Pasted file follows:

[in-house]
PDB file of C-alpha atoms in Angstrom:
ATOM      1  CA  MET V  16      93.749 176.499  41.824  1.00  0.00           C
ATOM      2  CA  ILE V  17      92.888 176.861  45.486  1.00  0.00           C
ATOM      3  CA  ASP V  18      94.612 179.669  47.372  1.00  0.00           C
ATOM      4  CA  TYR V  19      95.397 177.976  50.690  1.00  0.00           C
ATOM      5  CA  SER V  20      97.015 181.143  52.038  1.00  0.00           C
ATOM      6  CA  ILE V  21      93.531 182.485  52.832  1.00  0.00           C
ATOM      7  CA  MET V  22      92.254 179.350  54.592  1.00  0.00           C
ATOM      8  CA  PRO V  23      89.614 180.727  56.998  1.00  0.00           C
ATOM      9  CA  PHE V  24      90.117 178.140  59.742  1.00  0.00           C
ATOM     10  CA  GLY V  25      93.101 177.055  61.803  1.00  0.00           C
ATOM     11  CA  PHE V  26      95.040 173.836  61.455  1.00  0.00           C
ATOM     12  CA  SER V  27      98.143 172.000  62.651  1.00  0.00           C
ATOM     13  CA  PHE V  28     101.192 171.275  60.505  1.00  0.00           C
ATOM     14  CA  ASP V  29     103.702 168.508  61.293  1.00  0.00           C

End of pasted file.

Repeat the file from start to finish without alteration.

[in-house]
PDB file of C-alpha atoms in Angstrom:
ATOM      1  CA  MET V  16      93.749 176.499  41.824  1.00  0.00           C
ATOM      2  CA  ILE V  17      92.888 176.861  45.486  1.00  0.00           C
ATOM      3  CA  ASP V  18      94.612 179.669  47.372  1.00  0.00           C
ATOM      4  CA  TYR V  19      95.397 177.976  50.690  1.00  0.00           C
ATOM      5  CA  SER V  20      97.015 181.143  52.038  1.00  0.00           C
ATOM      6  CA  ILE V  21      93.531 182.485  52.832  1.00  0.00           C
ATOM      7  CA  MET V  22      92.254 179.350  54.592  1.00  0.00           C
ATOM      8  CA  PRO V  23      89.614 180.727  56.998  1.00  0.00           C
ATOM      9  CA  PHE V  24      90.117 178.140  59.742  1.00  0.00           C
ATOM     10  CA  GLY V  25      93.101 177.055  61.803  1.00  0.00           C
ATOM     11  CA  PHE V  26      95.040 173.836  61.455  1.00  0.00           C
ATOM     12  CA  SER V  27      98.143 172.000  62.651  1.00  0.00           C
ATOM     13  CA  PHE V  28     101.192 171.275  60.505  1.00  0.00           C
ATOM     14  CA  ASP V  29     103.702 168.508  61.293  1.00  0.00           C